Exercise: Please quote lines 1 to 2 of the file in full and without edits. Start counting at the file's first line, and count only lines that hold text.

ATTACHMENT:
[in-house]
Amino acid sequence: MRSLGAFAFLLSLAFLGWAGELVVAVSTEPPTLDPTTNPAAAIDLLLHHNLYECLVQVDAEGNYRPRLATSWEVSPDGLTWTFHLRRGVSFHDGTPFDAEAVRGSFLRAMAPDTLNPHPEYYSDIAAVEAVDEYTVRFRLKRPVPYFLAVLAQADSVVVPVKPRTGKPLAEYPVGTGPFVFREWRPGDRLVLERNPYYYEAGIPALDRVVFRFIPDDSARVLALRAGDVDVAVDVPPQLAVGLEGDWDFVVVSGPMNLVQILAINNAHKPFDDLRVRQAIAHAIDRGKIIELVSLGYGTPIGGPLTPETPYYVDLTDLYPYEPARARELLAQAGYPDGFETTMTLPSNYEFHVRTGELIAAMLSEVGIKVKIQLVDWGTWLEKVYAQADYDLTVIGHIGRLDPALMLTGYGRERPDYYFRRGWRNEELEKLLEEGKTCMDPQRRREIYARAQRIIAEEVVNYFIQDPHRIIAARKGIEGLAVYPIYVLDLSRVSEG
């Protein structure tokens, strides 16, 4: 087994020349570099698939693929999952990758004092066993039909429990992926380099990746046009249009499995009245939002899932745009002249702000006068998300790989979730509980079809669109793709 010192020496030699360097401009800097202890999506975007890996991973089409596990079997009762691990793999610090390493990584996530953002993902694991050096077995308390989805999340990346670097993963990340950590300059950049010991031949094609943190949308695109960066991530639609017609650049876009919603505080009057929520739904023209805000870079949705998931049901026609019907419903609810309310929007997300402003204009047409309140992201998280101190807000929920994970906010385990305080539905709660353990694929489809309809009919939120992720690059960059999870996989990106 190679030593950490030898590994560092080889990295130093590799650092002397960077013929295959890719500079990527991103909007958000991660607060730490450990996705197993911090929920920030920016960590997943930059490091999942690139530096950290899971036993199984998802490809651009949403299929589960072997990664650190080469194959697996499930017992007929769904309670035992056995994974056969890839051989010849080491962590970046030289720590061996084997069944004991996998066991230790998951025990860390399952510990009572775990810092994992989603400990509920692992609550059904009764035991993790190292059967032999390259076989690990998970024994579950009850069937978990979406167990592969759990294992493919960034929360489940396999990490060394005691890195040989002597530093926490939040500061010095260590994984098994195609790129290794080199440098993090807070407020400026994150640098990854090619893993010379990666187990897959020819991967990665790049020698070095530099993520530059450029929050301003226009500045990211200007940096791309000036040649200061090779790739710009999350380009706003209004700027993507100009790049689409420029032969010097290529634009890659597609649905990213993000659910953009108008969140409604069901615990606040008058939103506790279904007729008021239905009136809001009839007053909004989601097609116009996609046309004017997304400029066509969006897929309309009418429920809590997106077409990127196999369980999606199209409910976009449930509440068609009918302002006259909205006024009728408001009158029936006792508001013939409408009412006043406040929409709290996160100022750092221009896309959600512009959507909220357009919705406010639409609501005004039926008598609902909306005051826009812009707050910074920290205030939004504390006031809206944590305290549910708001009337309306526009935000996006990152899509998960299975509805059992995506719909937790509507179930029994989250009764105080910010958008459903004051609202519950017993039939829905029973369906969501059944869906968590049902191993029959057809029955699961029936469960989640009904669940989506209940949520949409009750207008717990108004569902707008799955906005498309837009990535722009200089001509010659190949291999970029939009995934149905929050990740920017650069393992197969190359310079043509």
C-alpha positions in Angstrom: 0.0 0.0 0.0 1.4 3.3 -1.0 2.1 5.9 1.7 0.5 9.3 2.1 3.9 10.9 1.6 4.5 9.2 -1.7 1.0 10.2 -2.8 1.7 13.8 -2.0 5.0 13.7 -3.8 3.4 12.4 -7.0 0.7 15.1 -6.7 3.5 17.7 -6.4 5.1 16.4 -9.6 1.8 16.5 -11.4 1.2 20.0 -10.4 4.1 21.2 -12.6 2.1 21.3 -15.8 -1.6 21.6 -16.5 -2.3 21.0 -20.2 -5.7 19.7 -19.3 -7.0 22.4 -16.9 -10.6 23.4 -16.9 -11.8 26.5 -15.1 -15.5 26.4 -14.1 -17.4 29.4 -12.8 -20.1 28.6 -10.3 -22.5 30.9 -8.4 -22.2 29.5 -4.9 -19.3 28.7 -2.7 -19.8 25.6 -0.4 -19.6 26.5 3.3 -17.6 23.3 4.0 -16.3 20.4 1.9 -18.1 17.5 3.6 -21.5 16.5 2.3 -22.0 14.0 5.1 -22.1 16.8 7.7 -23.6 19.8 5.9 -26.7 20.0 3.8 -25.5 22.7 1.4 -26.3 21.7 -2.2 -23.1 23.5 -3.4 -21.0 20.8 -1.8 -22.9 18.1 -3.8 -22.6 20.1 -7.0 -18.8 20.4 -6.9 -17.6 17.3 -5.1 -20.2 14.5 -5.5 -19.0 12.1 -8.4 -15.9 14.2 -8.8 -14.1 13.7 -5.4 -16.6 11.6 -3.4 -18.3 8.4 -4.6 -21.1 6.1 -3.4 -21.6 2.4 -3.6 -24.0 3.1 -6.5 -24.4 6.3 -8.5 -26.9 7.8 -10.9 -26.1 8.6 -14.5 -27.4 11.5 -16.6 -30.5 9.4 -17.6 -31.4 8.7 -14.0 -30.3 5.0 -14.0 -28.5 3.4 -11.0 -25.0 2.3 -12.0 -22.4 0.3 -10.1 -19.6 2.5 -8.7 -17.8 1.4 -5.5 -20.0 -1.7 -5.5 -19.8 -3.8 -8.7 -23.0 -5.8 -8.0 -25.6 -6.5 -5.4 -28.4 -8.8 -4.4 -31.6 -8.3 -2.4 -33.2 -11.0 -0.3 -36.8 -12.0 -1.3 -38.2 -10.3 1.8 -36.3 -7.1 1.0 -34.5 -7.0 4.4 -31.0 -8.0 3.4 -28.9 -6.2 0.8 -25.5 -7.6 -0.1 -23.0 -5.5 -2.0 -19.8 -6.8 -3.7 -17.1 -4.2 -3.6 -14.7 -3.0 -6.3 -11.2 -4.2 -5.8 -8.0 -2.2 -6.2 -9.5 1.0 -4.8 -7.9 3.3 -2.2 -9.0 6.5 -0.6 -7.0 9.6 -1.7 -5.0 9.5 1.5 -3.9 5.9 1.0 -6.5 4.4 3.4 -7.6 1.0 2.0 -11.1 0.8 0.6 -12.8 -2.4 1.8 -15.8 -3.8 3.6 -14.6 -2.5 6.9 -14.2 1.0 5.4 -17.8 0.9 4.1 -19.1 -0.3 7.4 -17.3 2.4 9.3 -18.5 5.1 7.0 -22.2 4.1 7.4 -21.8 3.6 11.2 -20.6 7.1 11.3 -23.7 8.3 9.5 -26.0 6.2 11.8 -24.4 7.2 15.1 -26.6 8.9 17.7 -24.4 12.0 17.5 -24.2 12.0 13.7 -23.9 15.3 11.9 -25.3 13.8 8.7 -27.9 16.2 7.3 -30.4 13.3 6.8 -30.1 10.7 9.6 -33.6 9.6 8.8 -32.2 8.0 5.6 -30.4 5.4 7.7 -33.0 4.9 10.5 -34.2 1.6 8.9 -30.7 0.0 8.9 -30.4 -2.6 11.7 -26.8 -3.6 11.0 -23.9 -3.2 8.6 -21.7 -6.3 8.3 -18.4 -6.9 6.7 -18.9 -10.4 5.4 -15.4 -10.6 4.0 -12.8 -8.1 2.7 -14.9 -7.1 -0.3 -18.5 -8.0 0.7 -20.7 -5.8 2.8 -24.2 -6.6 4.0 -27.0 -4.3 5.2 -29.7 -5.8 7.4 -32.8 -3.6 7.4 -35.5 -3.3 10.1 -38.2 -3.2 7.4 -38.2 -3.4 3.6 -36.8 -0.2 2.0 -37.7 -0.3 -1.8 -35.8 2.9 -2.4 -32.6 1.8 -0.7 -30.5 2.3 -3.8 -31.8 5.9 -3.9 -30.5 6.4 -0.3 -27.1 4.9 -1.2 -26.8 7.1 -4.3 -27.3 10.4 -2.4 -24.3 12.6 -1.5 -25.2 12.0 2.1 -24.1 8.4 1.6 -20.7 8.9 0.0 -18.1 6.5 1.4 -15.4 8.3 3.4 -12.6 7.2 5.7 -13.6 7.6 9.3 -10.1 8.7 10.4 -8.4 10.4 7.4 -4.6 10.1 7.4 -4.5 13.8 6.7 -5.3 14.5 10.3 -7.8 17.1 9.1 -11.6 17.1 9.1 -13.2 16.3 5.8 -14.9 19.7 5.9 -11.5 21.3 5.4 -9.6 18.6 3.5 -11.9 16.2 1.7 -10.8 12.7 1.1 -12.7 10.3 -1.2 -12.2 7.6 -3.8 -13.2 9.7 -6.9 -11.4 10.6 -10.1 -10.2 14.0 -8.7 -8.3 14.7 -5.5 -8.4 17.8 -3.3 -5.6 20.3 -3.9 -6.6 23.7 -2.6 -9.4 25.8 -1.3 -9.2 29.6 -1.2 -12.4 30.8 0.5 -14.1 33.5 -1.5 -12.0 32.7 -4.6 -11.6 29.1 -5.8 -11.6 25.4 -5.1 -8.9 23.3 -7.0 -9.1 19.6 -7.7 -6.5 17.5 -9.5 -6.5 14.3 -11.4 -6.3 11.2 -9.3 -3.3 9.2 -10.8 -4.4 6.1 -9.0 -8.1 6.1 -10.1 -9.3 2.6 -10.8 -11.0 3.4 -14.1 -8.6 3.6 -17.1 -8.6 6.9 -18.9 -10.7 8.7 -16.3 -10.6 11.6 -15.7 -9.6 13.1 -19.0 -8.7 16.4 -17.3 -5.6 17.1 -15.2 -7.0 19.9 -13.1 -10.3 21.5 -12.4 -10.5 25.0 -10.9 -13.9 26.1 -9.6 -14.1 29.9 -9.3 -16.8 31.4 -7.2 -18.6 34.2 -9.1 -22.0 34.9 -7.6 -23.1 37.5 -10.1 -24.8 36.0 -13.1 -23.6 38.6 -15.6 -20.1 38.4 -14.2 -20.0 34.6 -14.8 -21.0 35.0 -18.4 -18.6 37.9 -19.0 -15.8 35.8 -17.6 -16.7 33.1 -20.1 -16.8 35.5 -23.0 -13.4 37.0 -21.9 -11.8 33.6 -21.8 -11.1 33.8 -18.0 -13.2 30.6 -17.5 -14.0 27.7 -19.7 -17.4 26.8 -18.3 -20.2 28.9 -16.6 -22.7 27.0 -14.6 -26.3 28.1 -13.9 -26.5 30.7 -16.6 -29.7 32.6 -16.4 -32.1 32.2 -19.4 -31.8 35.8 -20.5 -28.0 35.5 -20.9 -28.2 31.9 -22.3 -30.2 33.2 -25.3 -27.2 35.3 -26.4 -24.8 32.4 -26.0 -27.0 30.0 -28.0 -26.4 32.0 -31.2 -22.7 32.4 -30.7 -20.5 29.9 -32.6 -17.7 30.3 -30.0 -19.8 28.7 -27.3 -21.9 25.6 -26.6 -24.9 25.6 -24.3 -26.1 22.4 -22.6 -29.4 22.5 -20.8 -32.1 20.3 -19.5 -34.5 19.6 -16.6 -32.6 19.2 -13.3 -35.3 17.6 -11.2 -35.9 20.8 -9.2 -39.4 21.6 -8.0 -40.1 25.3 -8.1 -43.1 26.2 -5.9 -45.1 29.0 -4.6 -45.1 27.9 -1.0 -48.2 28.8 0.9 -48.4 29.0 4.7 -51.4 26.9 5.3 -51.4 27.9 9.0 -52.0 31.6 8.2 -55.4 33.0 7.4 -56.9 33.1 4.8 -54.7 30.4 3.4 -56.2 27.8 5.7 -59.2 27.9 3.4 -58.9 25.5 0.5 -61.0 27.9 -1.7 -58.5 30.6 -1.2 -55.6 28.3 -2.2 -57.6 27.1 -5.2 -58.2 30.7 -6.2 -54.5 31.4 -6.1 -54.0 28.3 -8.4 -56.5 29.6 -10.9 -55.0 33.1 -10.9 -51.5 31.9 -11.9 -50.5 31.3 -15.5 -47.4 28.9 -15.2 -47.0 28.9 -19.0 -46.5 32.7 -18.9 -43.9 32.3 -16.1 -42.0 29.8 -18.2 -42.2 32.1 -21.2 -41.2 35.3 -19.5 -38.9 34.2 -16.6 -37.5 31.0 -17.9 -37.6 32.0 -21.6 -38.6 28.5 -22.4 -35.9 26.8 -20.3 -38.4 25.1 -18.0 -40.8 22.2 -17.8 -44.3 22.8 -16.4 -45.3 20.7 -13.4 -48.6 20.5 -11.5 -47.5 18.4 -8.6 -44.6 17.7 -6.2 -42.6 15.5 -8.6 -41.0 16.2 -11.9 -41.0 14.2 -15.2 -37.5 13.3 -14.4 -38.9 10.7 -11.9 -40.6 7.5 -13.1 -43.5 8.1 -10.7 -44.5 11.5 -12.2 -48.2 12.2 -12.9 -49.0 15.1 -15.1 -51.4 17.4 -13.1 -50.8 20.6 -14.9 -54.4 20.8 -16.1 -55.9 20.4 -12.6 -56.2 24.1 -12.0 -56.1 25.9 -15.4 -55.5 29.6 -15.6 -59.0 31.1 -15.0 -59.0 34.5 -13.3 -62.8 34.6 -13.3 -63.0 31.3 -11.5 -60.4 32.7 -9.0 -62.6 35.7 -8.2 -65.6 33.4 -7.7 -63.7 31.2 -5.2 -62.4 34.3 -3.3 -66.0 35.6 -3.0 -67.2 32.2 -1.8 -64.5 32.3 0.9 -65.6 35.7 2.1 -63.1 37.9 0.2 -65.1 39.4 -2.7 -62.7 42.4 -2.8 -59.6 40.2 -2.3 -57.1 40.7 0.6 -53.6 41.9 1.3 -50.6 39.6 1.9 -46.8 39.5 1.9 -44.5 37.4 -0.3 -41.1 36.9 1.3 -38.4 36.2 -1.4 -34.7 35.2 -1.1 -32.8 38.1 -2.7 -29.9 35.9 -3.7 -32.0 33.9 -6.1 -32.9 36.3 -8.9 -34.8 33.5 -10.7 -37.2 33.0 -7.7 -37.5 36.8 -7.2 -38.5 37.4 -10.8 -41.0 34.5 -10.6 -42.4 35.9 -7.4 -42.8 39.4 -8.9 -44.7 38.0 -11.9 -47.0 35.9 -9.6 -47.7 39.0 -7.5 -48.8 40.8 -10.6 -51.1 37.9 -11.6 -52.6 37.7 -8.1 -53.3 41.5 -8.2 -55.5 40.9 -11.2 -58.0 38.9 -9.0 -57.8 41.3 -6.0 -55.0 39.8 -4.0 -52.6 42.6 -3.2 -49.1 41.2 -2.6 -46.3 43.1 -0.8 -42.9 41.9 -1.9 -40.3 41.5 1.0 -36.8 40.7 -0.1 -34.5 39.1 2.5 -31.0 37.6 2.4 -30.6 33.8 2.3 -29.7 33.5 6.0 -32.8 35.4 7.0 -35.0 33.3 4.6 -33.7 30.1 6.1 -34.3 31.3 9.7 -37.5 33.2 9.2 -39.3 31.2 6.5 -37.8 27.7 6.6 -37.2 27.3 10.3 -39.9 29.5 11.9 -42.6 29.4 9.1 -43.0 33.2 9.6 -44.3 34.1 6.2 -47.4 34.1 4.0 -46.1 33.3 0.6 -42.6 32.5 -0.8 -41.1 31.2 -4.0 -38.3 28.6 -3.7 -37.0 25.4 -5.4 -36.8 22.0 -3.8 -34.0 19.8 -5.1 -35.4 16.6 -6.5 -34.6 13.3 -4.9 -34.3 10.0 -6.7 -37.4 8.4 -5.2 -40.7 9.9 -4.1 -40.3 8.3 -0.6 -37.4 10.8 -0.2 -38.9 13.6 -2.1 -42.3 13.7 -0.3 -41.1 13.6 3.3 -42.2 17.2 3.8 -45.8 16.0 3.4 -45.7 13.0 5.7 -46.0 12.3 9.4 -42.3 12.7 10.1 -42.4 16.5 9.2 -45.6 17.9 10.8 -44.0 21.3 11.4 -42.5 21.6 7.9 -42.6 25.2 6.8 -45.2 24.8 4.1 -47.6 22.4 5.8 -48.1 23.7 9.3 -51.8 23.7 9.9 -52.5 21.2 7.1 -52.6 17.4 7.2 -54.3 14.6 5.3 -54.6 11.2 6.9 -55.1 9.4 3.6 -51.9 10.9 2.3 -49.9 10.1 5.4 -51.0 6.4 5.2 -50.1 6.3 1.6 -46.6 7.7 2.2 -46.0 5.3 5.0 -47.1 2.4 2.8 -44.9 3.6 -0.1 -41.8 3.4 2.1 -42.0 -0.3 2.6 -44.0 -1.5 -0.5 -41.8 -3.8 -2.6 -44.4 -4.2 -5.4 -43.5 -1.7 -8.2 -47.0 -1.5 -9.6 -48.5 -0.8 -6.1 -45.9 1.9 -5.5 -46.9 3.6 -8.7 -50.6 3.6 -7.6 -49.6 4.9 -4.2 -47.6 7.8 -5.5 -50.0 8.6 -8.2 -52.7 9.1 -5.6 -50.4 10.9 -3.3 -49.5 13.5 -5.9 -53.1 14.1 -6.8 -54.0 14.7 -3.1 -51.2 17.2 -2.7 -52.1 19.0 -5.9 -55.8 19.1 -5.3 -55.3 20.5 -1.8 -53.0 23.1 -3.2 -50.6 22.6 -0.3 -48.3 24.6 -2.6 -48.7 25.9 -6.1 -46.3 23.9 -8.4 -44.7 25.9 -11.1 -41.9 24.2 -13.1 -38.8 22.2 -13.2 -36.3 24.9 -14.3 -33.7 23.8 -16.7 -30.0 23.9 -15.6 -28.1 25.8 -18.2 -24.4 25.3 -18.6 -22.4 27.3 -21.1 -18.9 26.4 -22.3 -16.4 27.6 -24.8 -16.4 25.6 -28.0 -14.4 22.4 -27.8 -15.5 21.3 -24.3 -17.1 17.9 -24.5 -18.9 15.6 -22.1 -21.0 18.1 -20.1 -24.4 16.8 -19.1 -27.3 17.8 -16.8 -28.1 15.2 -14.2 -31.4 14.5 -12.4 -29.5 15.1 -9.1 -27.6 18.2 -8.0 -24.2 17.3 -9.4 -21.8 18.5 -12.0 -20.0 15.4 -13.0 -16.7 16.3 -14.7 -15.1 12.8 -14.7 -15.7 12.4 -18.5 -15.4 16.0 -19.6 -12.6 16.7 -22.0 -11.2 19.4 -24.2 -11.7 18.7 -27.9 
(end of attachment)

[in-house]
Amino acid sequence: MRSLGAFAFLLSLAFLGWAGELVVAVSTEPPTLDPTTNPAAAIDLLLHHNLYECLVQVDAEGNYRPRLATSWEVSPDGLTWTFHLRRGVSFHDGTPFDAEAVRGSFLRAMAPDTLNPHPEYYSDIAAVEAVDEYTVRFRLKRPVPYFLAVLAQADSVVVPVKPRTGKPLAEYPVGTGPFVFREWRPGDRLVLERNPYYYEAGIPALDRVVFRFIPDDSARVLALRAGDVDVAVDVPPQLAVGLEGDWDFVVVSGPMNLVQILAINNAHKPFDDLRVRQAIAHAIDRGKIIELVSLGYGTPIGGPLTPETPYYVDLTDLYPYEPARARELLAQAGYPDGFETTMTLPSNYEFHVRTGELIAAMLSEVGIKVKIQLVDWGTWLEKVYAQADYDLTVIGHIGRLDPALMLTGYGRERPDYYFRRGWRNEELEKLLEEGKTCMDPQRRREIYARAQRIIAEEVVNYFIQDPHRIIAARKGIEGLAVYPIYVLDLSRVSEG